Grading Schools is Wrong: The list includes the following schools;

  1. Alice Fong Yu
  2. Clarendon
  3. George Peabody
  4. Jefferson
  5. Robert Louis Stevenson
  6. Sunset
  7. Alamo
  8. Argonne
  9. Commodore Sloat
  10. Dianne Feinstein

Now, don’t get me wrong, I have no doubt the schools listed above are wonderful schools. The problem is, there are MANY, MANY, more EXCELLENT schools in our district that NO ONE HAS EVER HEARD ABOUT.

Take Jean Parker Elementary for instance, a school my daughters’ attended. They are reading WELL BEYOND their grade level, have been consistently challenged and have felt like valued members of a loving and nurturing community their entire time there. I’ve met teachers at Gordon Lau, Harvey Milk, John Muir… the list goes on and on. Looking these schools up, they score B’s on the rating scale.

Grading Schools is Wrong: Bill Ferriter, is an experienced educator who feels his child’s school is a good one. Yet it rates a C. What does that say about the state rating system?

Test scores and rating systems don’t tell you what’s working well in a school or highlight areas for improvement. They don’t increase parent knowledge, nor do they improve instruction. Instead, they misinform families, telling them to question their judgement about public schools, especially those serving marginalized communities.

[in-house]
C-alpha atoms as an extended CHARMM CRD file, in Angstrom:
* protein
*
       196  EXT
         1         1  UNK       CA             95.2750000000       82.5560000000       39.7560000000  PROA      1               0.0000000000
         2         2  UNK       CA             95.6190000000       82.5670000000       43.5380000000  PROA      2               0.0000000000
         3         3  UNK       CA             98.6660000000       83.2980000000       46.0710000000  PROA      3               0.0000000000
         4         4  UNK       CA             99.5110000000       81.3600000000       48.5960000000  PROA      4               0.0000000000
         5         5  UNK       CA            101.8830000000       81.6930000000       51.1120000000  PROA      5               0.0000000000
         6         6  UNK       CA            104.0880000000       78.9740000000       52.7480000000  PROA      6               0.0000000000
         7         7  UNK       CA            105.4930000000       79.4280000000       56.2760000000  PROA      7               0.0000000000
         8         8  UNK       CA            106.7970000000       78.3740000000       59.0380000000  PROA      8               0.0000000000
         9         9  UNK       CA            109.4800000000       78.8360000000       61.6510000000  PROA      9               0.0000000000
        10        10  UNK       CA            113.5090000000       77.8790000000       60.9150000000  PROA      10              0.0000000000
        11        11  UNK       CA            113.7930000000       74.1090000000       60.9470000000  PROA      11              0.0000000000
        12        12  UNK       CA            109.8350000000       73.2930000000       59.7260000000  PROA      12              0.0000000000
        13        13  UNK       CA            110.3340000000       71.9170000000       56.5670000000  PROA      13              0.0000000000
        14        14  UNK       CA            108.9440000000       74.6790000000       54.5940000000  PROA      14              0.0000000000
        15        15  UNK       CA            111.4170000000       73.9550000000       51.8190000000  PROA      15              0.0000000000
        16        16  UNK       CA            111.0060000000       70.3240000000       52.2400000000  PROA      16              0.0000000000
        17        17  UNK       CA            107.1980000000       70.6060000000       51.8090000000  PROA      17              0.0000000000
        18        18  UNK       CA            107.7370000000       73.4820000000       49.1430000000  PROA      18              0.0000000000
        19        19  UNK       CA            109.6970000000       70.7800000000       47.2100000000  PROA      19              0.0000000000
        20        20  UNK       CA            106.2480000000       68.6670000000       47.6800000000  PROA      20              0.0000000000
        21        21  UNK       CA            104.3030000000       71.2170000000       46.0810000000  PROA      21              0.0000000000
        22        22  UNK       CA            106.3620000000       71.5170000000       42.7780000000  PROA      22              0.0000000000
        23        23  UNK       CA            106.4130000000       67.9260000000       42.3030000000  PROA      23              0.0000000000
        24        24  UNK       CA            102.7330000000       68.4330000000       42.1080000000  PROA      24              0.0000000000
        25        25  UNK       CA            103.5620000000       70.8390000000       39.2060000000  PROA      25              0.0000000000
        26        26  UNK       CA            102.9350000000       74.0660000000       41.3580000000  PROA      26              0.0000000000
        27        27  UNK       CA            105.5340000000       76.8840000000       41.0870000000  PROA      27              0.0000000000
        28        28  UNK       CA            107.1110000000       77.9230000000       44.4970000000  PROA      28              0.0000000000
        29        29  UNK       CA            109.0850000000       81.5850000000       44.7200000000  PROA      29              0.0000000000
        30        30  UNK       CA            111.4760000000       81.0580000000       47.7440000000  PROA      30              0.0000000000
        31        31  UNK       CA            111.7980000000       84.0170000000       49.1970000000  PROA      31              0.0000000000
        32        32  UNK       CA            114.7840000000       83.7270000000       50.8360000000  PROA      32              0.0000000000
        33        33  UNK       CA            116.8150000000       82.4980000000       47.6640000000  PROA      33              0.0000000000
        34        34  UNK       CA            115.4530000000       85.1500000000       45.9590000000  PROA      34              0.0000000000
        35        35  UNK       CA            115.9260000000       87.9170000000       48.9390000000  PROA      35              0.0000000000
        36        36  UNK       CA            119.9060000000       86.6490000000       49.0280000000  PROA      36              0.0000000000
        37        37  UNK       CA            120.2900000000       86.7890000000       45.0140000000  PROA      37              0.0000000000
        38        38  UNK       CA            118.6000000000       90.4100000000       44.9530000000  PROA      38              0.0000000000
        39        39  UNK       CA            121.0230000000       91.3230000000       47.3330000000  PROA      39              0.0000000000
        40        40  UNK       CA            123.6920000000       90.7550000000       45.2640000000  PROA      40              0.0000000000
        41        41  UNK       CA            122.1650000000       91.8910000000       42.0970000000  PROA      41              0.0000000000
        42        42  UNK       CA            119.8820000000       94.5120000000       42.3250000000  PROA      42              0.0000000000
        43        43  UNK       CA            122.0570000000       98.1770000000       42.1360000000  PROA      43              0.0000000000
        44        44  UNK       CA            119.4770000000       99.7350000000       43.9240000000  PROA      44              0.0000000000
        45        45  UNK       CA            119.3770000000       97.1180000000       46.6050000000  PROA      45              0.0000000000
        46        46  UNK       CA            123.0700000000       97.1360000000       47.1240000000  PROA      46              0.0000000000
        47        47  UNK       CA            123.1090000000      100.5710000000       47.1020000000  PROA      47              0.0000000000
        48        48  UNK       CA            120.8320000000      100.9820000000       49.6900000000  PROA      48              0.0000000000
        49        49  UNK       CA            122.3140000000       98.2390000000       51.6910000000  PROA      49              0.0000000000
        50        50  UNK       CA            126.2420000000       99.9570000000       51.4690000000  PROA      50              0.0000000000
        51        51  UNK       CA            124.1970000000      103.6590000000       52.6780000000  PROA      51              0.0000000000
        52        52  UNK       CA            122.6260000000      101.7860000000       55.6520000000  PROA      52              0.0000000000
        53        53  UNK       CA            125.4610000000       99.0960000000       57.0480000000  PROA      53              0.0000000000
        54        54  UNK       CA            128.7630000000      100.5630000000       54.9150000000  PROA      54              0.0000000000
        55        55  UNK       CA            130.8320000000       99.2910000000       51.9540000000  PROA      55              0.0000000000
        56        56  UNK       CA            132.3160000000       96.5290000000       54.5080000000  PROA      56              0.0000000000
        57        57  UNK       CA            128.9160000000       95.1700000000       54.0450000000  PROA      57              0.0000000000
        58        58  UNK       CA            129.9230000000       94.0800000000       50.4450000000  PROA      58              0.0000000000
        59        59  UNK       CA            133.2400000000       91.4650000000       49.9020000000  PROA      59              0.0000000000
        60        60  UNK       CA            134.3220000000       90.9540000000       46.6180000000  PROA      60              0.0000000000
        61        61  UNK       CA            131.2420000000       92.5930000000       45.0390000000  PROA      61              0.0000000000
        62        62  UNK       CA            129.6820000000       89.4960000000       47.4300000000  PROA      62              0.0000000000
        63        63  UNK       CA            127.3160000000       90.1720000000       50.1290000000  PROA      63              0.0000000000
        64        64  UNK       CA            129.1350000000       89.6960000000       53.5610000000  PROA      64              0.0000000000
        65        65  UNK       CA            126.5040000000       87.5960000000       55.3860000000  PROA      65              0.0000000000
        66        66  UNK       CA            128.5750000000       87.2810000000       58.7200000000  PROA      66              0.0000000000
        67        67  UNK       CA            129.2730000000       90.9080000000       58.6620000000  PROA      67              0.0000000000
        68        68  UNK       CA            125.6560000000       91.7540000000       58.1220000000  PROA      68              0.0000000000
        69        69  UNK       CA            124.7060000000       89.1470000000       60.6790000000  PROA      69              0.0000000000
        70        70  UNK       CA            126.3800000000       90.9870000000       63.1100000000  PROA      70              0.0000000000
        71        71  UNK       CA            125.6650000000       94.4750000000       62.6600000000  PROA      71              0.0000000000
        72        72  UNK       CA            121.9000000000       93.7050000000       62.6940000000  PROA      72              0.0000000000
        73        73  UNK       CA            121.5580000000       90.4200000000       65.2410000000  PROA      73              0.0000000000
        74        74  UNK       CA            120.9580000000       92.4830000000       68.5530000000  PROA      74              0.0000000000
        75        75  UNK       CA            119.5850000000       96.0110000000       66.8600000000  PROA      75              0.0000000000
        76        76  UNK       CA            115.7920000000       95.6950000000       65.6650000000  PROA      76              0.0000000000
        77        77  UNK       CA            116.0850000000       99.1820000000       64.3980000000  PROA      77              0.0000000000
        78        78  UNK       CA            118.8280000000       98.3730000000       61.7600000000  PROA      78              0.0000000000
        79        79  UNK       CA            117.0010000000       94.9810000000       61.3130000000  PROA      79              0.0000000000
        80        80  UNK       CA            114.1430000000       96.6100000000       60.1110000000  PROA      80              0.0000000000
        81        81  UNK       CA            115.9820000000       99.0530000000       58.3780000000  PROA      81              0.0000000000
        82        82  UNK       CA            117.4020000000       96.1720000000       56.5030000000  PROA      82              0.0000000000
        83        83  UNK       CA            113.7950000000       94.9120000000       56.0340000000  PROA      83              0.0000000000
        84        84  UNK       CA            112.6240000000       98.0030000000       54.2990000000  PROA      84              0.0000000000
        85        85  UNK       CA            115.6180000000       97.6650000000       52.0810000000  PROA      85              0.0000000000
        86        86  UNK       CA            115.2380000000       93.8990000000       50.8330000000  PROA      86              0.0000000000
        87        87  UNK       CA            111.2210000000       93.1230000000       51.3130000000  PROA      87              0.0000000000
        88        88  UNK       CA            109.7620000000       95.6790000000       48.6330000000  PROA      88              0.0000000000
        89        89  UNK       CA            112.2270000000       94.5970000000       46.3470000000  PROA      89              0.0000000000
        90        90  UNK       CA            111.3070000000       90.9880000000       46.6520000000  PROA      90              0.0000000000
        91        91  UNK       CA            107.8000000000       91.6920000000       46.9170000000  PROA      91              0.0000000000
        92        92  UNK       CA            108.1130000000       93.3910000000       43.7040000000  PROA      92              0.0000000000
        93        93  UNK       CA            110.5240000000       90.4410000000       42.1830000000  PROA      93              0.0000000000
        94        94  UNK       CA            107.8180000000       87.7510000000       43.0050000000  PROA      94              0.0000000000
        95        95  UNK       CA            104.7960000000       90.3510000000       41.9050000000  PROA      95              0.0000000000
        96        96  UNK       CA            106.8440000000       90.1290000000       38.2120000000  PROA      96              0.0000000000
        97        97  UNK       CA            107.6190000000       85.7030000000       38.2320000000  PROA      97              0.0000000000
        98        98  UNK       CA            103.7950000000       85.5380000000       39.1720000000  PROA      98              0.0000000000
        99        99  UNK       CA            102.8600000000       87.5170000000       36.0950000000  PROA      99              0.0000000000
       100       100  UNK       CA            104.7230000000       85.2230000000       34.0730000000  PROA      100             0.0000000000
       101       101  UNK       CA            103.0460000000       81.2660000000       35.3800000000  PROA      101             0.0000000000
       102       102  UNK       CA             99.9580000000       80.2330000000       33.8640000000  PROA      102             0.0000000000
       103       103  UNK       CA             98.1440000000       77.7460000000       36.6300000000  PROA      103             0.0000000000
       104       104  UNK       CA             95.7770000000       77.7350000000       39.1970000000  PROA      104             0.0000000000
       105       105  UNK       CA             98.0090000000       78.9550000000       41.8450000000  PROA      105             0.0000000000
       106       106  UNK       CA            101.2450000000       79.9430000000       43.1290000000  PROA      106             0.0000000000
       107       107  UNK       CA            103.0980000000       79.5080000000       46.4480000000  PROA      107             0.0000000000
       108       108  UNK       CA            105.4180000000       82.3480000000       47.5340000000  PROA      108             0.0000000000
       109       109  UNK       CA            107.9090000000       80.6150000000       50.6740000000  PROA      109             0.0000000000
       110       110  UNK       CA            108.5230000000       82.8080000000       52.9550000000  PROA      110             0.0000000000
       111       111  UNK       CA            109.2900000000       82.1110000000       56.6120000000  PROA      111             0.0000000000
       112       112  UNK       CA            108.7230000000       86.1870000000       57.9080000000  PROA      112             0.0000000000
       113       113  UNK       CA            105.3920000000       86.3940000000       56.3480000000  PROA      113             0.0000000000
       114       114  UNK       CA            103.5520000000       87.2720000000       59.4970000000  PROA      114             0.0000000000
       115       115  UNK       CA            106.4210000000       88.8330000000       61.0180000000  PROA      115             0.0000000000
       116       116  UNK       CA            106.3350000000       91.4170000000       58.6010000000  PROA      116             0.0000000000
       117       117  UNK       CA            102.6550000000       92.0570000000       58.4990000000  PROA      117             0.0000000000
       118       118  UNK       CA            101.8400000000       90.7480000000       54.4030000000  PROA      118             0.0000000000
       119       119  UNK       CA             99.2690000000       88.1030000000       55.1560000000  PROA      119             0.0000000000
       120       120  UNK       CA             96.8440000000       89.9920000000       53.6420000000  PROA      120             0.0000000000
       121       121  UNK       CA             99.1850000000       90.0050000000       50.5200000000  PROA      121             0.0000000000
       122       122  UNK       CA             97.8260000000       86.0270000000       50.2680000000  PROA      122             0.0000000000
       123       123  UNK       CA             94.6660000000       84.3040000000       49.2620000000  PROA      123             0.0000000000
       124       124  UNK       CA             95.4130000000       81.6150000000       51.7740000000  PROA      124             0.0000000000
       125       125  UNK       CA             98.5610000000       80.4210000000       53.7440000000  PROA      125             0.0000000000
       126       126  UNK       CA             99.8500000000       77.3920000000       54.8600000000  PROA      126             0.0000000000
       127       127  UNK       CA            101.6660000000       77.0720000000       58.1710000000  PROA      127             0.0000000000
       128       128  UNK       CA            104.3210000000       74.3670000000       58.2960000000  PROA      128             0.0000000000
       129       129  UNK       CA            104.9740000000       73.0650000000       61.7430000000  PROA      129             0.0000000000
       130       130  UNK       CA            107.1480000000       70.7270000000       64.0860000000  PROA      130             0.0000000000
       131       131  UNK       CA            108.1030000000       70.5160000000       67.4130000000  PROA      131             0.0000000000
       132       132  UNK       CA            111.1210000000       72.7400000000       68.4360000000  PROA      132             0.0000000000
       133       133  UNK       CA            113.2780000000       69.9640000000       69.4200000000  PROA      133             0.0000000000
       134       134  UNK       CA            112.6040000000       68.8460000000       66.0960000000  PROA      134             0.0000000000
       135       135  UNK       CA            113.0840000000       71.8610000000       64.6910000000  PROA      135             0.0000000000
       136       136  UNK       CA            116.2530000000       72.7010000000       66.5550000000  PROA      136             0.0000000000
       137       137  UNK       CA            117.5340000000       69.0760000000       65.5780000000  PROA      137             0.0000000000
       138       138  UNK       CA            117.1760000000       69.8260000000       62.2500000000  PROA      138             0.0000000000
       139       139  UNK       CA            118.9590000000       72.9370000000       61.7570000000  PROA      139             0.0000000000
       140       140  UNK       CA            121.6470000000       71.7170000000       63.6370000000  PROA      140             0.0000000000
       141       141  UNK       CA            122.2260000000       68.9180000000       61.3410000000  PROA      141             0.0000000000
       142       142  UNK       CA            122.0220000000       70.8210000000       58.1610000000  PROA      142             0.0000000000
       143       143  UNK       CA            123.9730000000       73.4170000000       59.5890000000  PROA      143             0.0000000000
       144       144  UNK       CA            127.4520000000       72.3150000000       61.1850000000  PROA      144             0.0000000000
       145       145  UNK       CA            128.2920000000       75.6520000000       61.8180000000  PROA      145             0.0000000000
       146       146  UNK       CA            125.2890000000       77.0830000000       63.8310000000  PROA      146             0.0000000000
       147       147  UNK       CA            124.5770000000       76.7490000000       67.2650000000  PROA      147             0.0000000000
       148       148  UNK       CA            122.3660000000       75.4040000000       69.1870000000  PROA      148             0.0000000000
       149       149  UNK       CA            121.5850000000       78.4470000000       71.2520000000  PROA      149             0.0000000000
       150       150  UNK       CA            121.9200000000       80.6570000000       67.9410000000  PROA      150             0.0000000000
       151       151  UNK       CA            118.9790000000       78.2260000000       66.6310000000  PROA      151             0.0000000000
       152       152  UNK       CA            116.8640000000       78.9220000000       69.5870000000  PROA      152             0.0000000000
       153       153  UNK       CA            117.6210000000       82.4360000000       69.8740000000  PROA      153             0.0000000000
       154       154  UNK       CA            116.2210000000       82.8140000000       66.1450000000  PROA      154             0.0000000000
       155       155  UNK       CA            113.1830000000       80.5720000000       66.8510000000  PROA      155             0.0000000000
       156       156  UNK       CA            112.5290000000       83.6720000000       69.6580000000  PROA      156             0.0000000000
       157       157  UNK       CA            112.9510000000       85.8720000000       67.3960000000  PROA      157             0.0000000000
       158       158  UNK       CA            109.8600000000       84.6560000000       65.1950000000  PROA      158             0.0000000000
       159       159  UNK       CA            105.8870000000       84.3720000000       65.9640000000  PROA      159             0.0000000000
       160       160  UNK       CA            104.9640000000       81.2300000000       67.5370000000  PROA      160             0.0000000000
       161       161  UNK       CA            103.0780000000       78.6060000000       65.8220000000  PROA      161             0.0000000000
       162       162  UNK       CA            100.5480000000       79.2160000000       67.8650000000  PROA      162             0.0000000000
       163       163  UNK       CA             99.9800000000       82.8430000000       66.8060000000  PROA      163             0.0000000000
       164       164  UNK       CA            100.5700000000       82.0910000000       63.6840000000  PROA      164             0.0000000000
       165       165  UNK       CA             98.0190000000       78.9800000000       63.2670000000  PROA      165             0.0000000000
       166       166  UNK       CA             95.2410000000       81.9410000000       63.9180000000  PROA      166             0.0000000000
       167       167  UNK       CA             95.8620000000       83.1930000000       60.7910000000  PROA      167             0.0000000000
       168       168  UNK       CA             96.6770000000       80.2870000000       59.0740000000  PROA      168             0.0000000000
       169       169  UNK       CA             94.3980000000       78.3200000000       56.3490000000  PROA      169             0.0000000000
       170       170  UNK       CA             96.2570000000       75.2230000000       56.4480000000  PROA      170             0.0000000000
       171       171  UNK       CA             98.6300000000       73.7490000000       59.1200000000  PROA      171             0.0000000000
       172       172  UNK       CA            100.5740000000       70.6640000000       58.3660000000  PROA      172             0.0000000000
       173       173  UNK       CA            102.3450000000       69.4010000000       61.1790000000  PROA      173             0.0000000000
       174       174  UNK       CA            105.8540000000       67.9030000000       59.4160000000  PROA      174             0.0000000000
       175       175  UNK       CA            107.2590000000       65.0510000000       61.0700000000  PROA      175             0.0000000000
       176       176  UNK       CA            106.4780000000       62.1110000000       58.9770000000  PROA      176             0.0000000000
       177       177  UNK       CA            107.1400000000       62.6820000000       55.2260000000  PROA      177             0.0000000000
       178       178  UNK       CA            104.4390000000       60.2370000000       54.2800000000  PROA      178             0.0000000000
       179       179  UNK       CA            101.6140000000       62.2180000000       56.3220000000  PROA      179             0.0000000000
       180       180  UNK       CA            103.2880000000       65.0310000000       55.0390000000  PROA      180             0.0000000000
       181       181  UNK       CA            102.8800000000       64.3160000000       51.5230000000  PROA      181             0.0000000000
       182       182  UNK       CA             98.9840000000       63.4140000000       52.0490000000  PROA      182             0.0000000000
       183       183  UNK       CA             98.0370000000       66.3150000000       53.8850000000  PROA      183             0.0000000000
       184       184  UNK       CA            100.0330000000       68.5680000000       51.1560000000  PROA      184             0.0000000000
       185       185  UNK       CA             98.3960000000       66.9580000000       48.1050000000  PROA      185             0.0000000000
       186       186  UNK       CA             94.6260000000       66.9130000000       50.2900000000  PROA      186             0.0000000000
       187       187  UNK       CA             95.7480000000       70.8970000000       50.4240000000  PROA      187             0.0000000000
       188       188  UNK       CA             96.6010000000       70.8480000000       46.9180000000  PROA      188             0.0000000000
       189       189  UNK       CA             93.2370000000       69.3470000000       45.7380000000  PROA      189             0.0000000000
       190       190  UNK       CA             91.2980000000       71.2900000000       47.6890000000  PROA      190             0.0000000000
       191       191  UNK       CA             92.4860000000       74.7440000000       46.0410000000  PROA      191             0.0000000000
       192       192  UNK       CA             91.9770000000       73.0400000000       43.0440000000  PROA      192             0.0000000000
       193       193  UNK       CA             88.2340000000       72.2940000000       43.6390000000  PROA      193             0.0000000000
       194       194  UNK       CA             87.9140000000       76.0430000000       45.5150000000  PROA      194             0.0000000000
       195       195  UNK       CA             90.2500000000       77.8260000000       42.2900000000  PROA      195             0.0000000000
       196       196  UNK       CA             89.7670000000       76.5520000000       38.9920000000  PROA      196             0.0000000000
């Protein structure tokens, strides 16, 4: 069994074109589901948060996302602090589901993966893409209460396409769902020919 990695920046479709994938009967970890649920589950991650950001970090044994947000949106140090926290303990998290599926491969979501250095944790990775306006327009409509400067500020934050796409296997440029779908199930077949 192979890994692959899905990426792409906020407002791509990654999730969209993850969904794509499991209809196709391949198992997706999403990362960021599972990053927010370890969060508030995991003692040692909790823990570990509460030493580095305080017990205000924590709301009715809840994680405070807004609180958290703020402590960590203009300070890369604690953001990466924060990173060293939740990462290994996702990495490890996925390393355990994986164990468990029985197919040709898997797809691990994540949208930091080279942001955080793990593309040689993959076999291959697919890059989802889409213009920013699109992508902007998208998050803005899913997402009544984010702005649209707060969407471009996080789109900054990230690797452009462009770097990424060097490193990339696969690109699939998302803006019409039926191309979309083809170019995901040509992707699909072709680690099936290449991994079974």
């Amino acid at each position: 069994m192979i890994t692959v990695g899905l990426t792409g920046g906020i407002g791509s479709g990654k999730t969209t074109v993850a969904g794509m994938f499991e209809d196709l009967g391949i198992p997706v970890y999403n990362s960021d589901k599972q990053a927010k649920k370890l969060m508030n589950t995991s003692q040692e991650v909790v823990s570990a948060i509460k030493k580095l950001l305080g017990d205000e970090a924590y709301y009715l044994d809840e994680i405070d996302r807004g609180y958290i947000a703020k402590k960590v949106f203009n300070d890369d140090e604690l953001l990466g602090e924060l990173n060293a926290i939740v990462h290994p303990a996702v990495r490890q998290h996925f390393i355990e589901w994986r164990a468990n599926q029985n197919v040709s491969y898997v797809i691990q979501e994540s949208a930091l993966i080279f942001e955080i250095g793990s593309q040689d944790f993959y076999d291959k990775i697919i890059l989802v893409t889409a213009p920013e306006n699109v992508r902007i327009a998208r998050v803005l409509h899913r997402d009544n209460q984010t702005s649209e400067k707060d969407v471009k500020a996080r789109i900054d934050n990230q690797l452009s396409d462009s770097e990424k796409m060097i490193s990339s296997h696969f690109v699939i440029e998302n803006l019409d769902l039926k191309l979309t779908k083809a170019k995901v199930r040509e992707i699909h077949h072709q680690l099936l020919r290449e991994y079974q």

Grading Schools is Wrong: Why Do We Grade Schools Anyway?

And if test scores were really so important, why aren’t parents demanding private schools conduct standardized testing?

The reality is, we have a segregated education system of HAVE’s and HAVE NOTS. Our current testing and reporting system is built to help affluent parents segregate their kids into well-resourced schools. Thus, our current testing and reporting system rewards public schools that already HAVE while shaming schools which need the most support.

And where do private schools fit into all this? That’s easy, they don’t. White and affluent kids go there, so we already know they’re good… right?


And what messages does this send to teachers working hard to serve our most marginalized students? Teachers working with the hardest to serve students are the most likely to see low scores on standardized tests. When we base school accountability measures SOLEY on test scores, we guarantee teachers serving our neediest students will be rewarded with the lowest “grades” for their schools.

Does any of this make sense to you? … Me neither. 

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One thought on “Why “Grading” Schools is Wrong

  1. Thank you for this post. I’ve been telling parents about these factors for years, but the idea that there is some concrete measurable data in determining a school’s merit is resistant to the arguments that you put forth here. Because our society is obsessed with such data, I think that we have to keep working on educating our parent communities on the absence of educational or scientific merit to such simplistic valuation systems.